Kiwifruit Found Effective for Constipation

Kiwifruit can increase the frequency of bowel movements for people with constipation, according to researchers in New Zealand.

“In addition to improved measures of constipation status, there was a significant improvement in stool consistency, reduction in constipation, indigestion/reflux, and abdominal pain resulting in an improved overall level of GI comfort,” write Richard Gearry, MD, PhD, of the University of Otago, New Zealand, and colleagues.

Gearry and colleagues describe their international multicenter controlled trial of kiwifruit as a constipation treatment in The American Journal of Gastroenterology.

Although constipation is common, previous researchers have reported a high rate of dissatisfaction with pharmaceutical treatments.

Fiber found in kiwifruit cell walls swells and holds water, which can soften stools and increase stool frequency. Other components of kiwifruit, such as raphides, may alter mucin production, leading to improved laxation.

Several previous studies have suggested that regular consumption of fresh, green kiwifruit may be effective as a treatment for constipation. However, these studies have typically been small with nonstandardized endpoints, Gearry and colleagues note. In their article, they did not comment on studies of other fresh fruits or vegetables as constipation treatments.

The researchers set out to test the benefits of the fruit in a more rigorous trial. They recruited adults in New Zealand, Italy, and Japan who had either functional constipation or constipation-predominant irritable bowel syndrome (IBS-C), as well as healthy people as controls. The primary difference between functional constipation and IBS-C is that people with IBS-C experience abdominal pain along with constipation, they write.

Between June 12, 2014, and June 17, 2017, 184 participants were enrolled. Participants included 136 women and 48 men, a proportion consistent with the gender prevalence of constipation. The mean age was 30.5 years in Japan, 36.9 years in Italy, and 44.8 years in New Zealand, and the mean body mass index was 20.6 in Japan, 23.0 in Italy, and 25.4 in New Zealand.

For 2 weeks following recruitment, the participants became accustomed to recording their bowel movements with respect to frequency, completeness, spontaneity, stool form, laxative use, and degree of straining.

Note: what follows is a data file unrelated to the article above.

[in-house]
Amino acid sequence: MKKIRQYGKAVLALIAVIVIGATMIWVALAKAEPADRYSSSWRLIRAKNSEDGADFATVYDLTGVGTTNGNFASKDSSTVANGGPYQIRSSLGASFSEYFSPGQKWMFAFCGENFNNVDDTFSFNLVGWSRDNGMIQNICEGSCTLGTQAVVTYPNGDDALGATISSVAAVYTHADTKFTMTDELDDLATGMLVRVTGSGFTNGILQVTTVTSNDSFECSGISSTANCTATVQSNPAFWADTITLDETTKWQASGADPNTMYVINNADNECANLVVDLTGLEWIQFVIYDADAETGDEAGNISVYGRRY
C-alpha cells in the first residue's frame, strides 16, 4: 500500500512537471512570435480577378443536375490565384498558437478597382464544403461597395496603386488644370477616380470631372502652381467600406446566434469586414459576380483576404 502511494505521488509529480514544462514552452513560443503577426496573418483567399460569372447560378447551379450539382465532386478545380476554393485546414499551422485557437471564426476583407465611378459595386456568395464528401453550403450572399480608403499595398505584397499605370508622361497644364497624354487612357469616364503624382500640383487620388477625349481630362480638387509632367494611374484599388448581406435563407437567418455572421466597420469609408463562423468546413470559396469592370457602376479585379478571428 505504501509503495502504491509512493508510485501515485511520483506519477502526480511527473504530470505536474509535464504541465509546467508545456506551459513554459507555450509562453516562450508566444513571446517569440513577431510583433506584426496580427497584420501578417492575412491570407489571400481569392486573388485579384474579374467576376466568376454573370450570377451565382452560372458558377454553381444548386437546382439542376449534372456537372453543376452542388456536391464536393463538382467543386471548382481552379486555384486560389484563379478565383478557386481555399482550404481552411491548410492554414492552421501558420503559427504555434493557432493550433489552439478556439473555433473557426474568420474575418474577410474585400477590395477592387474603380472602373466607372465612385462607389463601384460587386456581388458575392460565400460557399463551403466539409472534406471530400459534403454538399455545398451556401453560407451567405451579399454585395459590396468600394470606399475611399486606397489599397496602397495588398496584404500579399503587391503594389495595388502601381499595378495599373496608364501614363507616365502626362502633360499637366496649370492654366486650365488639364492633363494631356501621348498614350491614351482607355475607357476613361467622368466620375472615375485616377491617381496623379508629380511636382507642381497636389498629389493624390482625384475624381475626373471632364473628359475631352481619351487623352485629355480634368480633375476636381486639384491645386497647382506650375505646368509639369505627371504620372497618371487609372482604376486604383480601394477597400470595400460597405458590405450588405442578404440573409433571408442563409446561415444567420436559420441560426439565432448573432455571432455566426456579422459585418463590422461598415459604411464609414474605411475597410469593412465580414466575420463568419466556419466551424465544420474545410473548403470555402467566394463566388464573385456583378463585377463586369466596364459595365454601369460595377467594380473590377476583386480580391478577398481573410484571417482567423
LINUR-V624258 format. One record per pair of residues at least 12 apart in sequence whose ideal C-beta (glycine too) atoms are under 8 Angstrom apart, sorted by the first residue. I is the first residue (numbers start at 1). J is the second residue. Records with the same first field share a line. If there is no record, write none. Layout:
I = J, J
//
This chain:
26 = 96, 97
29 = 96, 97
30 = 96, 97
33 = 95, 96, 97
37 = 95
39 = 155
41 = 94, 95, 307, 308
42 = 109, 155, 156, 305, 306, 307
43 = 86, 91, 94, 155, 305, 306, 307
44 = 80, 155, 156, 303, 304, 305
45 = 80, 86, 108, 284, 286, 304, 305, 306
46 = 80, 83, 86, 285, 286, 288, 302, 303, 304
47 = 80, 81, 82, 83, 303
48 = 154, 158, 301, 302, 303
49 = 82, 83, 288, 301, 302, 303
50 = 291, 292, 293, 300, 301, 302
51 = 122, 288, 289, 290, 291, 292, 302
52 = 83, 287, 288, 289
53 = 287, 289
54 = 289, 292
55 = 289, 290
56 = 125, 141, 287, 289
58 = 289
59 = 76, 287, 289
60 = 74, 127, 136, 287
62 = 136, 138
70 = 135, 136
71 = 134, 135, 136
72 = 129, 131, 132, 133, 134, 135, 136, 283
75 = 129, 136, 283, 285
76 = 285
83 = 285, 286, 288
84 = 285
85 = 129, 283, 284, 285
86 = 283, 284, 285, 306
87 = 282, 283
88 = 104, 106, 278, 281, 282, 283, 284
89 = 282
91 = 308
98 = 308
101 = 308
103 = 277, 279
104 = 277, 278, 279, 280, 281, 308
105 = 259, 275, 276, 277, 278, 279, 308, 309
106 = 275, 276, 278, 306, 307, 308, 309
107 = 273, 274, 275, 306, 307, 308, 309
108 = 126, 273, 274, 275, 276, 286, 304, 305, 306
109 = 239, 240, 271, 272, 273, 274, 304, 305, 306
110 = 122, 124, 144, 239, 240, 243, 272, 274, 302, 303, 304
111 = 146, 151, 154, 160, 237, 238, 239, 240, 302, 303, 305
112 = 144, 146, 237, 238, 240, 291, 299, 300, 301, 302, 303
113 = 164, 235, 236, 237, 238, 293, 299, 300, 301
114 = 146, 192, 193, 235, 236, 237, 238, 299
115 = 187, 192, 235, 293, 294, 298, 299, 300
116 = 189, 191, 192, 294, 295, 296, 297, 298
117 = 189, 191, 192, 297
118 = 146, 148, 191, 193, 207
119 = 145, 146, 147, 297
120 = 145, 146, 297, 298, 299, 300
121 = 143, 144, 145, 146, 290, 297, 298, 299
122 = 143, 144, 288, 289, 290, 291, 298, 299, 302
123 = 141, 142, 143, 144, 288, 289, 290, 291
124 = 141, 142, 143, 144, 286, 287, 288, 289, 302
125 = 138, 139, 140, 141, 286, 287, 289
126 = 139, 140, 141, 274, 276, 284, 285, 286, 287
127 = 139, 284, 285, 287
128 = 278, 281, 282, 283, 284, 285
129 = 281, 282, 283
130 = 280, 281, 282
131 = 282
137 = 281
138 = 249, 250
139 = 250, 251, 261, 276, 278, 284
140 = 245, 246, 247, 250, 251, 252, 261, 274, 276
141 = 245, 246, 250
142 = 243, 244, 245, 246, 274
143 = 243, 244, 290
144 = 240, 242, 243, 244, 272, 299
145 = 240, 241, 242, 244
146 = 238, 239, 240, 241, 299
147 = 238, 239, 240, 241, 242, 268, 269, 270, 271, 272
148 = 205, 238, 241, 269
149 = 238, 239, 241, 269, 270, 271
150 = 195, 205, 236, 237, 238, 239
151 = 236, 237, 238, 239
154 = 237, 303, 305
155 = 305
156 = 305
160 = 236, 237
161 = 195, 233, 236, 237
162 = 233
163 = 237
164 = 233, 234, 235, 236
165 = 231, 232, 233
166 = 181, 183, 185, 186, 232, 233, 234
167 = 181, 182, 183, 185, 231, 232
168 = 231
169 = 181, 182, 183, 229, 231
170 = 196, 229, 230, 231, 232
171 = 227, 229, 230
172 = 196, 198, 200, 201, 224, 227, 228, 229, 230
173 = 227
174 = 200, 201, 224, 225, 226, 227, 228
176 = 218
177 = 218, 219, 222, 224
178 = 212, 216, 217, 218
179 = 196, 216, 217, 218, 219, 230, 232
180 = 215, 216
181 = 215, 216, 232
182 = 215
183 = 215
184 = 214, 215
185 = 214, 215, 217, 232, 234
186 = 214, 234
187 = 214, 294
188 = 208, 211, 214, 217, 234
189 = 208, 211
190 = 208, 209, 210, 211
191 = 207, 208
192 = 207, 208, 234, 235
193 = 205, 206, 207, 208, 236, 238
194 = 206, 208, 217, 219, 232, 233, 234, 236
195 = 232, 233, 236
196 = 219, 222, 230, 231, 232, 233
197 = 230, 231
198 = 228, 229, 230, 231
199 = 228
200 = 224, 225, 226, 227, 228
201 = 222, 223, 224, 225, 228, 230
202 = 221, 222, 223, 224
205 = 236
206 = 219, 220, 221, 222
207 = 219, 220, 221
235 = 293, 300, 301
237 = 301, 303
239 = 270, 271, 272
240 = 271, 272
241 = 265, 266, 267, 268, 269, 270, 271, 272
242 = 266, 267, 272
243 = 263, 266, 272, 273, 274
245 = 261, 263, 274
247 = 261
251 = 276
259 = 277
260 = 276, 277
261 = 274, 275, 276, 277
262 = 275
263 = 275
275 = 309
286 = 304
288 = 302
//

Participants were then randomly assigned to consume either two ripe green kiwifruit (Actinidia chinensis var. deliciosa “Hayward”) without the skins, or 7.5 g of psyllium per day for 4 weeks. Psyllium is considered a first-line treatment for both the constipation conditions with which participants were diagnosed. The fiber content of psyllium is similar to that of kiwifruit.

After 4 weeks, treatments were stopped for 4 weeks as a washout period, after which patients were switched to the other treatment for another 4 weeks.

The researchers provided them with two bisacodyl (5-g suppositories) as a pharmacologic rescue therapy.

Overall, 169 participants completed the study, and compliance with diary completion was over 80%.

At the end of the 4-week treatment periods, the people with functional constipation who ate kiwifruit demonstrated an average increase of 1.53 bowel movements per week, a statistically significant increase (P < .0001). Those with IBS-C demonstrated an increase of 1.73 (P = .0001). Both groups reported significantly improved gastrointestinal comfort on the gastrointestinal symptom rating scale.

The frequency of bowel movements in the healthy participants did not increase.

Among those participants who took psyllium, only those with IBS-C experienced a statistically significant increase in the frequency of their bowel movements or a decrease in their gastrointestinal symptoms. Their bowel movements increased by an average of 1.87 per week (P = .0051).

The participants who ate kiwifruit reported softening of stool consistency, reduction in straining, and improvement in quality of life compared to baseline, and these improvements in straining and stool consistency were better than was reported by those who took psyllium.

“Taken in conjunction with previous clinical trials of green kiwifruit and the emerging physiological data from functional studies, consumption of two green kiwifruit can be safely recommended as an effective treatment for constipation in those with functional gastrointestinal disorders that will also provide improvements in symptoms of GI comfort,” the researchers conclude.

Two of the researchers were employed by Zespri International, a cooperative of kiwifruit growers, which partially funded the study and approved its design. The New Zealand study center trial was jointly funded by a grant from the New Zealand government.

Am J Gastroenterol. Published online December 20, 2022. Abstract

Laird Harrison writes about science, health and culture. His work has appeared in national magazines, in newspapers, on public radio and on websites. He is at work on a novel about alternate realities in physics. Harrison teaches writing at the Writers Grotto. Visit him at or follow him on Twitter: @LairdH

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